They also support staff members when a patient dies. The hospital where Meg works recently created a viewing room where family members who are not able to be at the hospital when a loved one dies can see the person’s body before it is transferred to a funeral home. Later in the day that I spent with her, I followed Meg to the viewing room where she helped train two social workers. With a more senior social worker, she showed them how to sign a body out of the morgue and be with family members as they visit. The two social workers being trained were obviously uncomfortable with this process and she did her best to put them at ease while making sure they understood the process and could be of support to families.

At many hospitals, chaplains organize annual bereavement ceremonies for the families of patients who die in the hospital as well as for staff members, particularly when they die unexpectedly. Some also preside at weddings and support staff members in other ways.

Tips for Working with Chaplains

While some local clergy know and work closely with chaplains, particularly if they are from the same religious tradition, others see them only when getting their discount parking validated as they leave the hospital. I encourage local clergy to think of chaplains as resources in making the following suggestions.

  1. Make sure you know who the chaplains are at your local hospital and whether they are in the hospital full or part-time. Ask how their work is divided so you understand whether they only see patients in their own religious tradition or are working as interfaith chaplains—as is increasingly the norm—seeing all of the patients on their assigned units. 
  2. If/when you are facing an ethically complex case with a patient or a medical situation you are uncomfortable with or do not understand, do not be afraid to reach out to the chaplain and ask for assistance. If a patient or family would like you to be present at a meeting with his or her physician or healthcare team, ask the chaplain to help.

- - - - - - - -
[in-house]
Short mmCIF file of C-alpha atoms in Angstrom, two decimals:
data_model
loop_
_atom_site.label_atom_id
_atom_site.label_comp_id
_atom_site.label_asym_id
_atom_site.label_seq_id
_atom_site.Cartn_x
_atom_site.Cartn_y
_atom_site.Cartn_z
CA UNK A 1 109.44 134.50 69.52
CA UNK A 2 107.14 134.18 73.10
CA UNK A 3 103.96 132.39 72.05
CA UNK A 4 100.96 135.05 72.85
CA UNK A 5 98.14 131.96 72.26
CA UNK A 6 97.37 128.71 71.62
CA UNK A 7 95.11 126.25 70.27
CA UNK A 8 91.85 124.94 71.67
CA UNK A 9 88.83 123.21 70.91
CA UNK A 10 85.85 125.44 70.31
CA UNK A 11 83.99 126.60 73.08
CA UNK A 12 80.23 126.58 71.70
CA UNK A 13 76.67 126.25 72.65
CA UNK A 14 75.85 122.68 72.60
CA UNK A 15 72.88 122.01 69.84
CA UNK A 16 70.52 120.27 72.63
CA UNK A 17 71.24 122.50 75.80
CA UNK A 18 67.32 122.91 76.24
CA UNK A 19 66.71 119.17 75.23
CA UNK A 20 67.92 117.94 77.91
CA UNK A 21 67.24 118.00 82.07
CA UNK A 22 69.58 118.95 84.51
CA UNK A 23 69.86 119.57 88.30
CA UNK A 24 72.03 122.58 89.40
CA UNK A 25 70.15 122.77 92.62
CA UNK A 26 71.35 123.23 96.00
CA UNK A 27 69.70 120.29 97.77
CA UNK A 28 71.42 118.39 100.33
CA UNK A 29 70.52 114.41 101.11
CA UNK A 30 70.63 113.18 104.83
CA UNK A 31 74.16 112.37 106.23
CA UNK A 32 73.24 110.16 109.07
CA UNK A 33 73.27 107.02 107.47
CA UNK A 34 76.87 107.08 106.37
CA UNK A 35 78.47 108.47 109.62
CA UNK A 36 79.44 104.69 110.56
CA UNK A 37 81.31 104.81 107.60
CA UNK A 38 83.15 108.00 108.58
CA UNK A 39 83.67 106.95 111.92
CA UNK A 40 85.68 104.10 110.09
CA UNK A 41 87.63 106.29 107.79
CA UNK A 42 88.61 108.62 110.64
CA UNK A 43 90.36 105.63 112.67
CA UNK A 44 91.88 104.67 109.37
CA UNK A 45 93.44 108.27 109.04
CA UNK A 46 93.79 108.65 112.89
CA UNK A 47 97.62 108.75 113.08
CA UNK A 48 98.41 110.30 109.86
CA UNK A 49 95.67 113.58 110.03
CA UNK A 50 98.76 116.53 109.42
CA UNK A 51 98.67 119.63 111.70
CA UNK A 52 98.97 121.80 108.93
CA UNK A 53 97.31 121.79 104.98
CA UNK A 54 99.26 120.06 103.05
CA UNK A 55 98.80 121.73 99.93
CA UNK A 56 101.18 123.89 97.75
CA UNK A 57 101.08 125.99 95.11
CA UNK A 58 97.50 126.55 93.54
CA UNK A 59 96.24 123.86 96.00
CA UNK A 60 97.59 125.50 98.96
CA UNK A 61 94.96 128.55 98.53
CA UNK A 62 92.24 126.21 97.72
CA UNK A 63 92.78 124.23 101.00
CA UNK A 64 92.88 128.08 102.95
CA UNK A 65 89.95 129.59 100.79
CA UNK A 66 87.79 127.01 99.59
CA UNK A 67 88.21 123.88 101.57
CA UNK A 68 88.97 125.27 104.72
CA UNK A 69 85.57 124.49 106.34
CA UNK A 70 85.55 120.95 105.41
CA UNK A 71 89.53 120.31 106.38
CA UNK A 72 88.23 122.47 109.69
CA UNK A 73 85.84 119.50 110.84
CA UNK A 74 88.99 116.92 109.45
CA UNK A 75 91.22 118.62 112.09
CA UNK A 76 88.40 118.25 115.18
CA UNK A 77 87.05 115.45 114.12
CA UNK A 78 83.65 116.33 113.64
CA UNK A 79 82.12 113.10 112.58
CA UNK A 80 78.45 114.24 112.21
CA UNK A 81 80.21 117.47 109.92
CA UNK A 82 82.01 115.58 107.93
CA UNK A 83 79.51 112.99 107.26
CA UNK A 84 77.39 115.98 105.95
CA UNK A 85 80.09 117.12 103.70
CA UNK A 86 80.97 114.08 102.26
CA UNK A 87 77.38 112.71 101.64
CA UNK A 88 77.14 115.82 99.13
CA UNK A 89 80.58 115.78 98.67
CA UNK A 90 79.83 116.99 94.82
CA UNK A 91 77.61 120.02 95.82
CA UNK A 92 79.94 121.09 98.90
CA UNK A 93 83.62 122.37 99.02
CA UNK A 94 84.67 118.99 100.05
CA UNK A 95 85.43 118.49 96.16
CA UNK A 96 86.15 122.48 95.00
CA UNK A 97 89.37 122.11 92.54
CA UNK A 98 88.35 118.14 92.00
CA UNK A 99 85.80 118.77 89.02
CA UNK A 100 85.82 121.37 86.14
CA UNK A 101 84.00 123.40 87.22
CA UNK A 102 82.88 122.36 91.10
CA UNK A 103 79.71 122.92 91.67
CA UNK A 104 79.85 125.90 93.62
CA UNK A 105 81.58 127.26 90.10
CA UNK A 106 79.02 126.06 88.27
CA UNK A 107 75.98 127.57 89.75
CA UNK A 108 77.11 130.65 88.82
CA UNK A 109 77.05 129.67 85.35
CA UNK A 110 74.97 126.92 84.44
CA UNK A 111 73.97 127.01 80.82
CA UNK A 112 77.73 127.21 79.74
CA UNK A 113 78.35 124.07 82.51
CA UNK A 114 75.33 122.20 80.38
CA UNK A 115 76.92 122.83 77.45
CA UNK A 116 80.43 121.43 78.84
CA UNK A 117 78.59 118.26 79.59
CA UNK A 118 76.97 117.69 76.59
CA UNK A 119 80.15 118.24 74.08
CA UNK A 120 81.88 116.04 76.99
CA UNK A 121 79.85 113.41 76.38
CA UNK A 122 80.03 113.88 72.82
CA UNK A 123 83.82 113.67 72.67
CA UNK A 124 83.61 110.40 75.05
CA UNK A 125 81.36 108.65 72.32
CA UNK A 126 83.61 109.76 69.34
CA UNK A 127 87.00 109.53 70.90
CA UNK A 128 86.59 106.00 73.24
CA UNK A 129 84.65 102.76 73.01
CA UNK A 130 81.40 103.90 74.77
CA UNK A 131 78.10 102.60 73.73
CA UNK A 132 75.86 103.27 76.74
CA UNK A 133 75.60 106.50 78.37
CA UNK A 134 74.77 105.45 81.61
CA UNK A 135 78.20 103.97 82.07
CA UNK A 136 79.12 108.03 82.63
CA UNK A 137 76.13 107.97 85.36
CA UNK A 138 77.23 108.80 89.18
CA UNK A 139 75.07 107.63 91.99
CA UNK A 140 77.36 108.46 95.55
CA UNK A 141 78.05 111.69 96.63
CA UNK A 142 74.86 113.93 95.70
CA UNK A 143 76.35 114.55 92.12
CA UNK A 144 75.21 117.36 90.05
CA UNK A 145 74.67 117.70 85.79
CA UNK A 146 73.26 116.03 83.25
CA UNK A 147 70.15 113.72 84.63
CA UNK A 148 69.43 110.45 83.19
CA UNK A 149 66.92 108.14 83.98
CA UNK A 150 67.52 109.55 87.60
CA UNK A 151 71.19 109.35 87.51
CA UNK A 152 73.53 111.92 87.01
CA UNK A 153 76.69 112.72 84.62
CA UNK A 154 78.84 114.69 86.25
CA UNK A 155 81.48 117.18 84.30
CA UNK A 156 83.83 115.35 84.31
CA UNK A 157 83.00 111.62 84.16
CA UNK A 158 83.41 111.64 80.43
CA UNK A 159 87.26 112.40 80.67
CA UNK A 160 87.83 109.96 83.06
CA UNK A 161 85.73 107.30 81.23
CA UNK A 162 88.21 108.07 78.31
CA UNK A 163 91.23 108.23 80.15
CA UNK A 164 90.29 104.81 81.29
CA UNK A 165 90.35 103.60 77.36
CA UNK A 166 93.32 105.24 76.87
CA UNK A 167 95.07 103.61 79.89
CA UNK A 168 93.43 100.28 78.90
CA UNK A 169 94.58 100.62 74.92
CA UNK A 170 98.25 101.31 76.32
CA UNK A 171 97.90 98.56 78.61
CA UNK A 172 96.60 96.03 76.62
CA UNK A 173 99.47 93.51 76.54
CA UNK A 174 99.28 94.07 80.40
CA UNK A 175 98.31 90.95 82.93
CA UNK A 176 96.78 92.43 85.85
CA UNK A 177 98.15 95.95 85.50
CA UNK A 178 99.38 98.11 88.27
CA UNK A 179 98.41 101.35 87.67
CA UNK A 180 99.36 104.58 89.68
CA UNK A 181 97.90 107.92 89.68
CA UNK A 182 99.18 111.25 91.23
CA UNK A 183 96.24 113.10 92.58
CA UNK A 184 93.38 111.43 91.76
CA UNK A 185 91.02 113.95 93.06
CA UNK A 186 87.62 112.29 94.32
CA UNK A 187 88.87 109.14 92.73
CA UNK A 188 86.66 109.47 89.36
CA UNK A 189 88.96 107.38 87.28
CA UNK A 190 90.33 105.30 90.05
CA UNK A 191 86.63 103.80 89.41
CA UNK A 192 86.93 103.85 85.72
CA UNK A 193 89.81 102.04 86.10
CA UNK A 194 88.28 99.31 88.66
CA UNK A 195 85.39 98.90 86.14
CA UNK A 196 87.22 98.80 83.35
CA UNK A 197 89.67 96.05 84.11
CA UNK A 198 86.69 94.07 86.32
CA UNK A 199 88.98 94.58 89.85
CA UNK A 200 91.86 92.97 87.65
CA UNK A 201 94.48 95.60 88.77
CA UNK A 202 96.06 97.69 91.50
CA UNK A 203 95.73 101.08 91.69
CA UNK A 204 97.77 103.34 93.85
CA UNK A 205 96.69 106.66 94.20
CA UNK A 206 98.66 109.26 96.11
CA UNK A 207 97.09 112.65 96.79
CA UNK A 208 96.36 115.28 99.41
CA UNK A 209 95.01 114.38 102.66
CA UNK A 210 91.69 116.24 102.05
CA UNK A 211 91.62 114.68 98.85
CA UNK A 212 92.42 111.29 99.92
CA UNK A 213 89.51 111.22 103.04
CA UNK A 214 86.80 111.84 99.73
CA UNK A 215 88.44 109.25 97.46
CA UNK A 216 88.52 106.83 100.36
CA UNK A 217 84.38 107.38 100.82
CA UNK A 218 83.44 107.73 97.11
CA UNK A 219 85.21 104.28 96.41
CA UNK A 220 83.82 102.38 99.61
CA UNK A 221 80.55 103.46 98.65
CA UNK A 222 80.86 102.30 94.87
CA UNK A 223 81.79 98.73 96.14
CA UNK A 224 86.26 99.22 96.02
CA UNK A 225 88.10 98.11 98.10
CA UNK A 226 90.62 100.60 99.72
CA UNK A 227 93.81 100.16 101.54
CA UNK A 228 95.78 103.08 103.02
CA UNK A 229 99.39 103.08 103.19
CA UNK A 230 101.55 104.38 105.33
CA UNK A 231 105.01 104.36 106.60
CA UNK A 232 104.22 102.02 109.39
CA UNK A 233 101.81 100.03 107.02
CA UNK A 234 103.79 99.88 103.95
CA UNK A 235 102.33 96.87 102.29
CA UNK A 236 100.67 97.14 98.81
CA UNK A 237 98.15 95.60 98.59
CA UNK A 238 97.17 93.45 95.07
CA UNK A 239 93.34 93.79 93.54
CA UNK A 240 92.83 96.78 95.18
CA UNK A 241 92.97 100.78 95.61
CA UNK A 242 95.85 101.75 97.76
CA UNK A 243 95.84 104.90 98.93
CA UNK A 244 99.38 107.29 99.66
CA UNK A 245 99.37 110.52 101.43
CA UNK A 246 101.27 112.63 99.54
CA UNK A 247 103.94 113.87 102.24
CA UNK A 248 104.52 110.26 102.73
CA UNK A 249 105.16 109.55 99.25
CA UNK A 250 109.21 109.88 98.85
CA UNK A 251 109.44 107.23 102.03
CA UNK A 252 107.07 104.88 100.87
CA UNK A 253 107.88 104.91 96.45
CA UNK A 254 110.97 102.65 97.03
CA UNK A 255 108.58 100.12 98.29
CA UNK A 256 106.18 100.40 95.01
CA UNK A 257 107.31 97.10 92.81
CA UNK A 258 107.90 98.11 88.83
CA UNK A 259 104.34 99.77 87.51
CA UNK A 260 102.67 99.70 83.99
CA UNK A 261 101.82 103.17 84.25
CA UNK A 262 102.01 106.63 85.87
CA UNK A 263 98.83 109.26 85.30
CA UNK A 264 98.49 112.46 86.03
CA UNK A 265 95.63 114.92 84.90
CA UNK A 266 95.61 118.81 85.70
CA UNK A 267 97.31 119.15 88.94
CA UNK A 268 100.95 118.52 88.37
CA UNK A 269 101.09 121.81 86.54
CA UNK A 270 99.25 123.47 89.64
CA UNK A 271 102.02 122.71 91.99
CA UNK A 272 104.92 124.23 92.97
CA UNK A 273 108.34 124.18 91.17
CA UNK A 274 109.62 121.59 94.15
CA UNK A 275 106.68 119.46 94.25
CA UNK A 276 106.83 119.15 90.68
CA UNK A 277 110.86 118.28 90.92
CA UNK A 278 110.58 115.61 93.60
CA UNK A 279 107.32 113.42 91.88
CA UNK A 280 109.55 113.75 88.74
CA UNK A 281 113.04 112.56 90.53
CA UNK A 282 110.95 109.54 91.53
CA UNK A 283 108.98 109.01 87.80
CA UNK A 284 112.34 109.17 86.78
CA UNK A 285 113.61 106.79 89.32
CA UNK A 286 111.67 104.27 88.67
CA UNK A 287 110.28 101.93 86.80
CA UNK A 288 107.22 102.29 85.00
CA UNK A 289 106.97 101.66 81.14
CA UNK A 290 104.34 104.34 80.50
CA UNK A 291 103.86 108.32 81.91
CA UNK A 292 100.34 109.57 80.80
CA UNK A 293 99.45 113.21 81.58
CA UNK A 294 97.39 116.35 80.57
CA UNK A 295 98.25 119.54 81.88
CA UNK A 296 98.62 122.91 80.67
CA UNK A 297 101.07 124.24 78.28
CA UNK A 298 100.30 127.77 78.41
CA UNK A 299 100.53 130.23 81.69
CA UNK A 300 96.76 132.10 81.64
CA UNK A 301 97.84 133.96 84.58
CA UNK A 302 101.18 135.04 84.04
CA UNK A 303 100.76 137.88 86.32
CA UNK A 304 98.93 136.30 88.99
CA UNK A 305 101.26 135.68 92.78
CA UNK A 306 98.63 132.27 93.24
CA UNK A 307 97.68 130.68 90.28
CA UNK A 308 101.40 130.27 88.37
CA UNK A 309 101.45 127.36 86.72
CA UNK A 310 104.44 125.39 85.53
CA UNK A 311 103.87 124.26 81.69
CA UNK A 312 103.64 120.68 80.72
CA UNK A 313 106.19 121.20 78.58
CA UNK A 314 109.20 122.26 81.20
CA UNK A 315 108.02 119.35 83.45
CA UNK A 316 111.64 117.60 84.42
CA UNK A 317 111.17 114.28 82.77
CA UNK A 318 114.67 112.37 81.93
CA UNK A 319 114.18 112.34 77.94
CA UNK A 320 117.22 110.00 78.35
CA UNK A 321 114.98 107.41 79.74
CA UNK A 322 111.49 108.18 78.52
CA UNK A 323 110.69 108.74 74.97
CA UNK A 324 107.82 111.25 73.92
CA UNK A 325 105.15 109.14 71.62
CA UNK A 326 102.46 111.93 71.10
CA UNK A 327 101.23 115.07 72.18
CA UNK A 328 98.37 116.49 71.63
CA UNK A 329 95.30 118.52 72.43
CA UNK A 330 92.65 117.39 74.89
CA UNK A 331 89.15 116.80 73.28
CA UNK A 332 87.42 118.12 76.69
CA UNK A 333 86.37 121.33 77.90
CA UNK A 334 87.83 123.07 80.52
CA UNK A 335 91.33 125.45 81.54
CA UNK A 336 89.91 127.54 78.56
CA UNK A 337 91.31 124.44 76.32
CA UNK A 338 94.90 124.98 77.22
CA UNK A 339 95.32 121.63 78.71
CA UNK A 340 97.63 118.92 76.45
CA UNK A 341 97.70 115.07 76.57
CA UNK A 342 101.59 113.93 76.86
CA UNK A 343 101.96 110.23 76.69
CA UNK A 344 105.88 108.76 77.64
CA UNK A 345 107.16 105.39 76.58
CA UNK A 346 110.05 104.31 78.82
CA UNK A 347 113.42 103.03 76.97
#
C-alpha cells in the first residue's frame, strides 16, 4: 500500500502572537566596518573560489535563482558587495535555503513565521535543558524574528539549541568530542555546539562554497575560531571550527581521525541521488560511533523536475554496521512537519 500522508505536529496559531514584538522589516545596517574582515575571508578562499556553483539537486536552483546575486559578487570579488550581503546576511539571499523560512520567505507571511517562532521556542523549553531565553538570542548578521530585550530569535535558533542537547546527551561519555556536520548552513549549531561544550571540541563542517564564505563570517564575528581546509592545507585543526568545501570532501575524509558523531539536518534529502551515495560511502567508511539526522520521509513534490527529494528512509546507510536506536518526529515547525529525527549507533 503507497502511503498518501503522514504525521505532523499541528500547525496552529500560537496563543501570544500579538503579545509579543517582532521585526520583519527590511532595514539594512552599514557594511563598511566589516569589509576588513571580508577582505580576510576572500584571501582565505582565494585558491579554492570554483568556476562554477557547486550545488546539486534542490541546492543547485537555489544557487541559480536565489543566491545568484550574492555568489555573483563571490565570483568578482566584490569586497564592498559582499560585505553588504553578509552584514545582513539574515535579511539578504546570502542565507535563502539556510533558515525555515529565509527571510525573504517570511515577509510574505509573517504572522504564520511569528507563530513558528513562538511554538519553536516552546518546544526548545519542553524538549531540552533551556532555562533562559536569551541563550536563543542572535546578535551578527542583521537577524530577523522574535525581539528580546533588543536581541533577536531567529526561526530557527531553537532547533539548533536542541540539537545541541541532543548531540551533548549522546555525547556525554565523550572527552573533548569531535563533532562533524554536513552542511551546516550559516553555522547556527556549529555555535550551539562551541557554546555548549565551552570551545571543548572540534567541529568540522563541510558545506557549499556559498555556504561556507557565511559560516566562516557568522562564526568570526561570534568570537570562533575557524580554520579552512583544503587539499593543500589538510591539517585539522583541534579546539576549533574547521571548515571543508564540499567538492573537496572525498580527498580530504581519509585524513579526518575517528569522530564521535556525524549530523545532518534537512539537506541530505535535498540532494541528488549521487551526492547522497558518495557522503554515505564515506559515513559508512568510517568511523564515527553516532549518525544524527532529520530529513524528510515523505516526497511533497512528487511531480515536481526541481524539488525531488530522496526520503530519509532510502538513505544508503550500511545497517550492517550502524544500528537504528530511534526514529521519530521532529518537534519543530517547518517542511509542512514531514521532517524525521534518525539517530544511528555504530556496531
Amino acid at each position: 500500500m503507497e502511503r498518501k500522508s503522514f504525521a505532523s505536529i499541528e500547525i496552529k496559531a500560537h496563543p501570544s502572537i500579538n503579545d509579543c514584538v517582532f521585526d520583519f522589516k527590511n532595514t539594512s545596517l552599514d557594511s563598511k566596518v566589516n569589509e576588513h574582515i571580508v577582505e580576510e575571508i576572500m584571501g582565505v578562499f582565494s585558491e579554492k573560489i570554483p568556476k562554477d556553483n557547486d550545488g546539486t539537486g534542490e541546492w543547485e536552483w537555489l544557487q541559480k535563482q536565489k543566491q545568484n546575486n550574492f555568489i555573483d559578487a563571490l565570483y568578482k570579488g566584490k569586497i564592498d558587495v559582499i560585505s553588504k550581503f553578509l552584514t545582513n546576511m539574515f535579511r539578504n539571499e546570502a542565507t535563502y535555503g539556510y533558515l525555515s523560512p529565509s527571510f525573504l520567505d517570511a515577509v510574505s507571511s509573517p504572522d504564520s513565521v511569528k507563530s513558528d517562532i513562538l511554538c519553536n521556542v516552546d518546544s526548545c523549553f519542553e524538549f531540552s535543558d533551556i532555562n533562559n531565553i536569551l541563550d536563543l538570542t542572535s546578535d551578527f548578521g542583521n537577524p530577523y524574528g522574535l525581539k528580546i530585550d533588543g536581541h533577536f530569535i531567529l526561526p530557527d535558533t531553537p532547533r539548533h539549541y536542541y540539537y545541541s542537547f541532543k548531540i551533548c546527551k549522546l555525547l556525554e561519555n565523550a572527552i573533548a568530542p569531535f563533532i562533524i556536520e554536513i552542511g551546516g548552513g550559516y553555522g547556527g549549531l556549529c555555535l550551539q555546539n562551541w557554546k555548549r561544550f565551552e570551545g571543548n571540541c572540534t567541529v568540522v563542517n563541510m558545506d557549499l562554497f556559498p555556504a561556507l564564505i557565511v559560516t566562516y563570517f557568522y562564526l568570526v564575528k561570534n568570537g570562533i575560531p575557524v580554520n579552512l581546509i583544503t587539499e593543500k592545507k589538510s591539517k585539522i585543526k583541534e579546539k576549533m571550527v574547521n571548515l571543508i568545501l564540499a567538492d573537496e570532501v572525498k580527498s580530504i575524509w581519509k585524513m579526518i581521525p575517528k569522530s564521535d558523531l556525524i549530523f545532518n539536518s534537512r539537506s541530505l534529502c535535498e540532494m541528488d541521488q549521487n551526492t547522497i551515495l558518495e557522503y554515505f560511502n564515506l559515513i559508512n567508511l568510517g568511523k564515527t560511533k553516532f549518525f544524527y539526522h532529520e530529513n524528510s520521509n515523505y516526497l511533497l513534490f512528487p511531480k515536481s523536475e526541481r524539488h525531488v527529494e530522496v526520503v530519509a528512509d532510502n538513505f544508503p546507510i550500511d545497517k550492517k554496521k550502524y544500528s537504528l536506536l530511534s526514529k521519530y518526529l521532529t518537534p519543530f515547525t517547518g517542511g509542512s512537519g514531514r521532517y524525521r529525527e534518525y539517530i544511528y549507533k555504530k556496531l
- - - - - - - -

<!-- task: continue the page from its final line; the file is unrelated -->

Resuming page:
3. While changes in privacy laws do not allow you to visit with patients who are not your congregants, consider referring roommates or others you meet in hospitals that you think could use support to the chaplain or chaplaincy department. 
  4. Consider partnering with local chaplains to offer educational programs about advanced directives, end of life decision-making, and other relevant topics in your congregations. Better education about these issues could significantly reduce some of the challenging cases chaplains face today. 

  Discussion Questions

  • Do you know who the chaplains are at the hospitals you visit regularly and/or how to contact them? 
  • How was your own professional life shaped by Clinical Pastoral Education, if at all? 
  • How do you support healthcare professionals in your congregation around the difficult work they do with patients and families? 
  • Have you ever considered partnering with a chaplain to offer educational programs, perhaps around end of life issues, for your congregation? 
  • Have you provided guidance about how members of your congregations can best reach you if needed in a healthcare emergency? 

 

 


Congregations Magazine, 2013-01-09
2012 Issue 4